Savile Park, Halifax



Savile Park, - aka Skircoat Moor, Halifax Moor, Skircoat Common, and The Moor - is an open space of about 73 acres lying just east of Crossley-Heath School. It was originally farmland.

In 1478, a skirmish in the Savile-Pilkington Feud took place here.

There was horse-racing here from around 1738.

On 4th October 1819, a radical reform meeting was held and Joseph Mitchell was subsequently charged for incitement and for using seditious language.

In August 1842, during the Plug Riots, there was a large meeting here.

The Moor was the scene of large Chartist meetings – some having smuggled their leaflets to the town in a coffin, met at the Standard of Freedom.

In November 1847, thousands of unemployed people gathered on the Moor demanding relief. The following month, Halifax Town trustees gave £1,000 for land in Gibbet Street for the construction of the Victoria Reservoir to provide employment.

On Good Friday 1848, Joseph Barker, Ben Rushton, Christopher Shackleton, and others spoke to a crowd of around 20,000 Chartists who met on The Moor. 500 special constables were on duty at the meeting.

Sunday band concerts began on 22nd June 1856 when the Mixenden Band played, though

the performances were anything but smart

There were heavy showers of rain until 4:00 pm. When the weather cleared, the crowd then grew from 200 to around 1,200.

The bands in Halifax resolved not to play for the Sunday Music Movement. The following Sunday, Black Dike Mills Brass Band played, and the following Sunday, there was no band.

Rev Enoch Mellor protested against the concerts

In the name of God and of the religion which we in common profess, I conjure you, young and old, to set your faces and your hearts against this atheistical desecration, with an atheist at the head of it, which is seeking to be introduced into the town in which we live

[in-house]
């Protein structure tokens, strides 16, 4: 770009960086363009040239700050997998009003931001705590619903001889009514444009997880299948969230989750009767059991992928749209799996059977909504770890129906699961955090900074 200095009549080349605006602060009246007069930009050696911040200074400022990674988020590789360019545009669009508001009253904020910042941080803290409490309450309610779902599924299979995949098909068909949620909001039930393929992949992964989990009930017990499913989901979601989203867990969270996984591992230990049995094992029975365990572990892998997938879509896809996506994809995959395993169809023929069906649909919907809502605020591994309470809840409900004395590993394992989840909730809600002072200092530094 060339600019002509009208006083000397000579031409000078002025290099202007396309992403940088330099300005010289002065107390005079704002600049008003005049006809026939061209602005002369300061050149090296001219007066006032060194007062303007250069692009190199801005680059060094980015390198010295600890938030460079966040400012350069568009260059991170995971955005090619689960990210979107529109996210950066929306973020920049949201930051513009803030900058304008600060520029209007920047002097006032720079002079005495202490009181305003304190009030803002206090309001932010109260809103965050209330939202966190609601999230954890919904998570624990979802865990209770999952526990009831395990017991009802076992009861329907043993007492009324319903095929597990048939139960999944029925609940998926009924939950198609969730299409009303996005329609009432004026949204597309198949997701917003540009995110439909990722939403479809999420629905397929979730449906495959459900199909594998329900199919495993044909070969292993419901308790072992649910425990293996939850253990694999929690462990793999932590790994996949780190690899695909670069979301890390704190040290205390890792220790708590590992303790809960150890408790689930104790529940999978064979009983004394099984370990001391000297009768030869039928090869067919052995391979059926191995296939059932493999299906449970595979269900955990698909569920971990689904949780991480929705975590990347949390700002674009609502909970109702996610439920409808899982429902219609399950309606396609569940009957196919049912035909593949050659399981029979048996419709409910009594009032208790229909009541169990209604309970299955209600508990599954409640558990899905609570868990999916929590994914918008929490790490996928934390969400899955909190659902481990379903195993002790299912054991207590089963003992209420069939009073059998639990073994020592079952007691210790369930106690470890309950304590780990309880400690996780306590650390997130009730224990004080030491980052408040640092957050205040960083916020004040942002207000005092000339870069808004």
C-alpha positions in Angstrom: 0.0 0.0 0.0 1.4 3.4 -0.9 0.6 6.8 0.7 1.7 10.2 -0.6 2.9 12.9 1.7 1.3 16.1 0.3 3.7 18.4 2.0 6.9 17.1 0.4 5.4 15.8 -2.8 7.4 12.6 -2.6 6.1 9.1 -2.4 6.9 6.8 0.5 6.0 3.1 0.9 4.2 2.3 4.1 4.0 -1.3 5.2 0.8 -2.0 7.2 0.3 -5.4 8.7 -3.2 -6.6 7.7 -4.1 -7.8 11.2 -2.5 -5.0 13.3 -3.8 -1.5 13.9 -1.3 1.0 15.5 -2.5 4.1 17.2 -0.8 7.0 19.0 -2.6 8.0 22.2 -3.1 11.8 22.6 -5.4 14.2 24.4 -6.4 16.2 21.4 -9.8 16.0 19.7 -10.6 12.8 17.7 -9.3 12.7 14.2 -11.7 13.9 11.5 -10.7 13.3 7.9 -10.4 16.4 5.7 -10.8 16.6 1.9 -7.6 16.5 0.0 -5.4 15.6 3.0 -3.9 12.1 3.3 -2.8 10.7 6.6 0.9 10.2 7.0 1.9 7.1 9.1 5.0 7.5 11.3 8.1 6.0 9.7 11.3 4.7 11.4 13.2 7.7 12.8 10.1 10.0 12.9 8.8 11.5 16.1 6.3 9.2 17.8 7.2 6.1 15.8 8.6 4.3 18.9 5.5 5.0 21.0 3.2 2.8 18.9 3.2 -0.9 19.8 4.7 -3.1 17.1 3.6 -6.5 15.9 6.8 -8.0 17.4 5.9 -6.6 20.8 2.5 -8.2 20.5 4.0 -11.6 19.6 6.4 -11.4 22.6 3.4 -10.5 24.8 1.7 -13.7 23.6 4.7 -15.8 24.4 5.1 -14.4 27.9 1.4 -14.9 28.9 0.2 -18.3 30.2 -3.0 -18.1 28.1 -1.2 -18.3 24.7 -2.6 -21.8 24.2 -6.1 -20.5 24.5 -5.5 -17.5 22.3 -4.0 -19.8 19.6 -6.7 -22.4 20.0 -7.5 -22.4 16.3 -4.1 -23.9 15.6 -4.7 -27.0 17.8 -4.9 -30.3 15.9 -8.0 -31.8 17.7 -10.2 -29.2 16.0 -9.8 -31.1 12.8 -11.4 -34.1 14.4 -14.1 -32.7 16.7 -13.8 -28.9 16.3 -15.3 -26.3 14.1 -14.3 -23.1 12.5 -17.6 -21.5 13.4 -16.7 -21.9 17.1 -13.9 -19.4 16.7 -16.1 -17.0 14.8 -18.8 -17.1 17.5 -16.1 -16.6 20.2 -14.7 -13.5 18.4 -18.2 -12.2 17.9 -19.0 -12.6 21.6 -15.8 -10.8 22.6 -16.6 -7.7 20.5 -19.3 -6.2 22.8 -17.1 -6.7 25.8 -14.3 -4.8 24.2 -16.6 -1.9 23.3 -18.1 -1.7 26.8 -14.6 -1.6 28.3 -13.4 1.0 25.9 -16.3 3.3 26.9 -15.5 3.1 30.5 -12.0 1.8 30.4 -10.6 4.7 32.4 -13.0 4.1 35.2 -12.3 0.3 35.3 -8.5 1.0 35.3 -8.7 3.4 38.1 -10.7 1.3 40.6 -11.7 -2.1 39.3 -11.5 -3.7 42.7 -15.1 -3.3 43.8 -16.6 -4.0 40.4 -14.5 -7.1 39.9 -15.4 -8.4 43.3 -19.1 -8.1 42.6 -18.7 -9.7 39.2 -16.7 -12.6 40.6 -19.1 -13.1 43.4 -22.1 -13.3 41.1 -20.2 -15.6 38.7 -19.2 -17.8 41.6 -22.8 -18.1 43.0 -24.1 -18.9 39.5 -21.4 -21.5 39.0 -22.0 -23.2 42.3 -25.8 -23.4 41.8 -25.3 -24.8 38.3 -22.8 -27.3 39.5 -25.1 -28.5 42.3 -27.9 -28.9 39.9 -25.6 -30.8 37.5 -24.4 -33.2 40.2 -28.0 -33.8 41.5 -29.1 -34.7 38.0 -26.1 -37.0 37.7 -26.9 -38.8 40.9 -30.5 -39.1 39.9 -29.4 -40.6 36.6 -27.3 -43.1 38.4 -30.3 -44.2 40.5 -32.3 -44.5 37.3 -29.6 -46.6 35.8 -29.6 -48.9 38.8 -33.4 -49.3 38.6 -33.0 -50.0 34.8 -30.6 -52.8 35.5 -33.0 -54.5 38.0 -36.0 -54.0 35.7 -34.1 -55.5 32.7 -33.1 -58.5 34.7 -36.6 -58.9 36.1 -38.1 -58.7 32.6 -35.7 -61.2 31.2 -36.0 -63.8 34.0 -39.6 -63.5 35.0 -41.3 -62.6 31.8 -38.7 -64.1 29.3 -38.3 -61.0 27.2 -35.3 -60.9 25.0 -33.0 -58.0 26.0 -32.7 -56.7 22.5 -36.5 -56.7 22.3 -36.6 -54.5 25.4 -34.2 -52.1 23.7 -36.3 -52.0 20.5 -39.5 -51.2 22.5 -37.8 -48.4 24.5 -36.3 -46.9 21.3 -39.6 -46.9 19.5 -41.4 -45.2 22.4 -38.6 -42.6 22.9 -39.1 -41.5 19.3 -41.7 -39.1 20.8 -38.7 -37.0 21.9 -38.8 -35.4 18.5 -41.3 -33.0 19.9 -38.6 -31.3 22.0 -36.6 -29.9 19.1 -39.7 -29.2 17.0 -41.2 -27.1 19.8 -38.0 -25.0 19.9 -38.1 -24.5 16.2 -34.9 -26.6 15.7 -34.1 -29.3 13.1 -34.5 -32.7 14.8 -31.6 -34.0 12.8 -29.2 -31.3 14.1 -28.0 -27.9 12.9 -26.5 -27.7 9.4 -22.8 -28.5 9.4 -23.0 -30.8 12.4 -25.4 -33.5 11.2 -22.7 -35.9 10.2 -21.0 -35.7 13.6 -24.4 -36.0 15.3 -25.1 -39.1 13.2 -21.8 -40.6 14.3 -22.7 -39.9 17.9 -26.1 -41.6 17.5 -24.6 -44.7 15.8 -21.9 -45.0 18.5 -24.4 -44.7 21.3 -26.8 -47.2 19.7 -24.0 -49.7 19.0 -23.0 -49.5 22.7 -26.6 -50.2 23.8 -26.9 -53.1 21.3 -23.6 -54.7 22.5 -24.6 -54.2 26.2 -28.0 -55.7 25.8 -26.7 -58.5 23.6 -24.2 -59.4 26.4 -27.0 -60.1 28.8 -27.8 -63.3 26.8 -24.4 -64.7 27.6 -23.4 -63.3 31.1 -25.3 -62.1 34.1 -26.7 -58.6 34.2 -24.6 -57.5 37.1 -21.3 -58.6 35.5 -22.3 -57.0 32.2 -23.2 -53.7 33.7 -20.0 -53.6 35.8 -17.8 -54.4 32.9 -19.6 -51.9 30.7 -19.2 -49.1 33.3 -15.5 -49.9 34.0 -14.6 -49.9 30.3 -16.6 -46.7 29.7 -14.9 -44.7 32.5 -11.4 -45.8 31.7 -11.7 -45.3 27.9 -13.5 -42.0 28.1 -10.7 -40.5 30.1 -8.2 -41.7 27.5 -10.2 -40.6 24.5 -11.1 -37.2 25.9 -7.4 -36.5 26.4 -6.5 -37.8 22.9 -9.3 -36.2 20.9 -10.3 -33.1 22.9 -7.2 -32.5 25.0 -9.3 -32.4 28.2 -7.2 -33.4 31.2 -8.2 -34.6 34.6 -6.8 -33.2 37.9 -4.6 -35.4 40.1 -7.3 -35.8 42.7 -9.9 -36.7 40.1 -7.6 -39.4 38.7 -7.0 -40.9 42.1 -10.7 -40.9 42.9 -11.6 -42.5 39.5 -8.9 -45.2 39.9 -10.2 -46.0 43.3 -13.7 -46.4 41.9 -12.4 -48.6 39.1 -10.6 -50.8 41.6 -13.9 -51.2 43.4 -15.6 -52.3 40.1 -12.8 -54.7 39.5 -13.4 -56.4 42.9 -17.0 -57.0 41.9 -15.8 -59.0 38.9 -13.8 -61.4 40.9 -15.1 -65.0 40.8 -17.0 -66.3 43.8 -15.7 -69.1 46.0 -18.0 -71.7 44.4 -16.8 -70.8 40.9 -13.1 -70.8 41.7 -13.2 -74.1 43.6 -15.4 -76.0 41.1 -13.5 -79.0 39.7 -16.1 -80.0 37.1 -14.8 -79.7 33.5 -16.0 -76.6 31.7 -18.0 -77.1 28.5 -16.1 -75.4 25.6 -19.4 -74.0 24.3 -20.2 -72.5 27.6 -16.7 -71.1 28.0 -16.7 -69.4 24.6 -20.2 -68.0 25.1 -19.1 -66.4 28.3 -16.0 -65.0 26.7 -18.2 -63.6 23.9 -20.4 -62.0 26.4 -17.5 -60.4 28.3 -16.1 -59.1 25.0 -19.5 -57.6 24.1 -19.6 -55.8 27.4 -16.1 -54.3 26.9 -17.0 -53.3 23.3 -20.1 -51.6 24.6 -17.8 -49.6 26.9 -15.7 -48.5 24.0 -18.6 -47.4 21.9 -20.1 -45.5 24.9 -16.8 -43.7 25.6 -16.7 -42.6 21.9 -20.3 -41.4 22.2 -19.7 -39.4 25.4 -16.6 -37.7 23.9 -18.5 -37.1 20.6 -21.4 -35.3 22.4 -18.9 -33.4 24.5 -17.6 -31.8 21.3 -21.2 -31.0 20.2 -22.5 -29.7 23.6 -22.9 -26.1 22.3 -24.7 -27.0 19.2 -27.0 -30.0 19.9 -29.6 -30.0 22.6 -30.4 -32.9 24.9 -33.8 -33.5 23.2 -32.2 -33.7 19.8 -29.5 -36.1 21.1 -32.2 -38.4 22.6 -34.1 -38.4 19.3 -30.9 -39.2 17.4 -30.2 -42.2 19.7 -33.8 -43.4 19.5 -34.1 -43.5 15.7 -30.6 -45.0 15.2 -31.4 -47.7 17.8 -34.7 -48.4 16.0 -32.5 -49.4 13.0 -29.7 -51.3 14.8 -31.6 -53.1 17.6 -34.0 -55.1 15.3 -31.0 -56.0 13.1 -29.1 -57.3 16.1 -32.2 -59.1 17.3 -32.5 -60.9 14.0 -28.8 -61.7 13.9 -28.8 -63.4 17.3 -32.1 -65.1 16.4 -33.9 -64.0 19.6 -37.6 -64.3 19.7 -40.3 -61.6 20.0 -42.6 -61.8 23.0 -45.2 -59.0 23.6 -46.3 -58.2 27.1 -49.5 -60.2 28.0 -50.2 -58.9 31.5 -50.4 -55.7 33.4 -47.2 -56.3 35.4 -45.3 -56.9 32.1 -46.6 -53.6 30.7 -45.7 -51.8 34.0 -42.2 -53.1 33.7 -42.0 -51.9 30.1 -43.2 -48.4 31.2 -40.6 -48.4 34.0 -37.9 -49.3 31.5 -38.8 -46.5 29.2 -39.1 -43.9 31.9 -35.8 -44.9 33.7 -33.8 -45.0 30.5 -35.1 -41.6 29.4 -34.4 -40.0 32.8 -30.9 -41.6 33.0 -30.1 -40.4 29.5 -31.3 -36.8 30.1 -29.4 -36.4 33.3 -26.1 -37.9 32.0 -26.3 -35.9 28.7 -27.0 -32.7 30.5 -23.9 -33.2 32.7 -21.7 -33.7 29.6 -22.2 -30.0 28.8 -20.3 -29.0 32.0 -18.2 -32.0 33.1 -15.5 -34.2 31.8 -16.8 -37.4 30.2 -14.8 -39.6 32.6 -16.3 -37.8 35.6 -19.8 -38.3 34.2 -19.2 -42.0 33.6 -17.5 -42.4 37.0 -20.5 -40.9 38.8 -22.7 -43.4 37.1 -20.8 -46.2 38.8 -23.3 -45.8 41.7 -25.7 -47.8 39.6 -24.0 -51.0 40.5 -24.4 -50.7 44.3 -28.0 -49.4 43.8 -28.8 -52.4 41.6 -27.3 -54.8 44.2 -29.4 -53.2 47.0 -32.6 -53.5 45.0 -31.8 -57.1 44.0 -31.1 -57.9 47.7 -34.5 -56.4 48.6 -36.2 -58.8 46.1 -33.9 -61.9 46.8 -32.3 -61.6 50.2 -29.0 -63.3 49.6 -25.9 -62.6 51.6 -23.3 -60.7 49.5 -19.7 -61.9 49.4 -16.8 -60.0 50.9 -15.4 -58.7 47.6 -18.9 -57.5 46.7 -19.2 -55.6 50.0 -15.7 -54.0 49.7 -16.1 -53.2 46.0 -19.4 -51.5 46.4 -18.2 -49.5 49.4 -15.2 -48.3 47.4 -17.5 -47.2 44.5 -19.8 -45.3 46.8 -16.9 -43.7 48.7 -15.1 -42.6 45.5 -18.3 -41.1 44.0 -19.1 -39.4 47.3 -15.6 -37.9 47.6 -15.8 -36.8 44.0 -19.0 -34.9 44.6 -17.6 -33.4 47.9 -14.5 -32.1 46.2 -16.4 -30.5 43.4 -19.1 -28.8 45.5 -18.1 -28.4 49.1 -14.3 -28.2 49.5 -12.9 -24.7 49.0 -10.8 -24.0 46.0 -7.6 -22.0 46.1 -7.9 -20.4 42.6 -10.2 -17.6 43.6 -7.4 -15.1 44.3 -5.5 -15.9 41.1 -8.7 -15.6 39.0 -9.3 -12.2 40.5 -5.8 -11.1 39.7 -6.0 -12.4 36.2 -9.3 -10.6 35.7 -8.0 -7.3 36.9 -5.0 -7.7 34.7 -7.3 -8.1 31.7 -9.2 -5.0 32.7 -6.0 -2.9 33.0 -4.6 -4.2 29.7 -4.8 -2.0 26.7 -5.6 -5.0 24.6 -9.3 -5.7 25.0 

The following week, the Black Dike Mills Band performed before an even larger crowd which was augmented by the Methodists who had gathered to celebrate Thump Sunday.

The land was acquired from Henry Savile and the Savile family in March 1866 for £100 to be set apart as a recreation ground and to be called the Savile Park, on condition that ...

it remain unenclosed for perpetuity, and that the council do something about smoke abatement

On 26th September 1867, the freeholders of Skircoat, who had manorial and common rights to the Moor, agreed to relinquish their rights on payment of £201. Earlier, they had demanded £12,320, and Halifax Corporation had offered £200.

In 1869, the Thorp Fountain was erected.

In 1879, it was decided to build a lodge on the Moor for use as a refreshment house. Local freeholders objected, on the grounds that it was against the principles governing Savile Park, but they backed down and the building was constructed in 1880.

In October 1942, it was ploughed up to grow food as a part of the national Dig for Victory campaign.

In December 1958, plans to enclose park of the land were withdrawn

It is used for the annual Halifax Agricultural Show, school games, and Saturday morning football practice



© Malcolm Bull 2018
Revised 20:26 /14th September 2018 / mms126 / 7098

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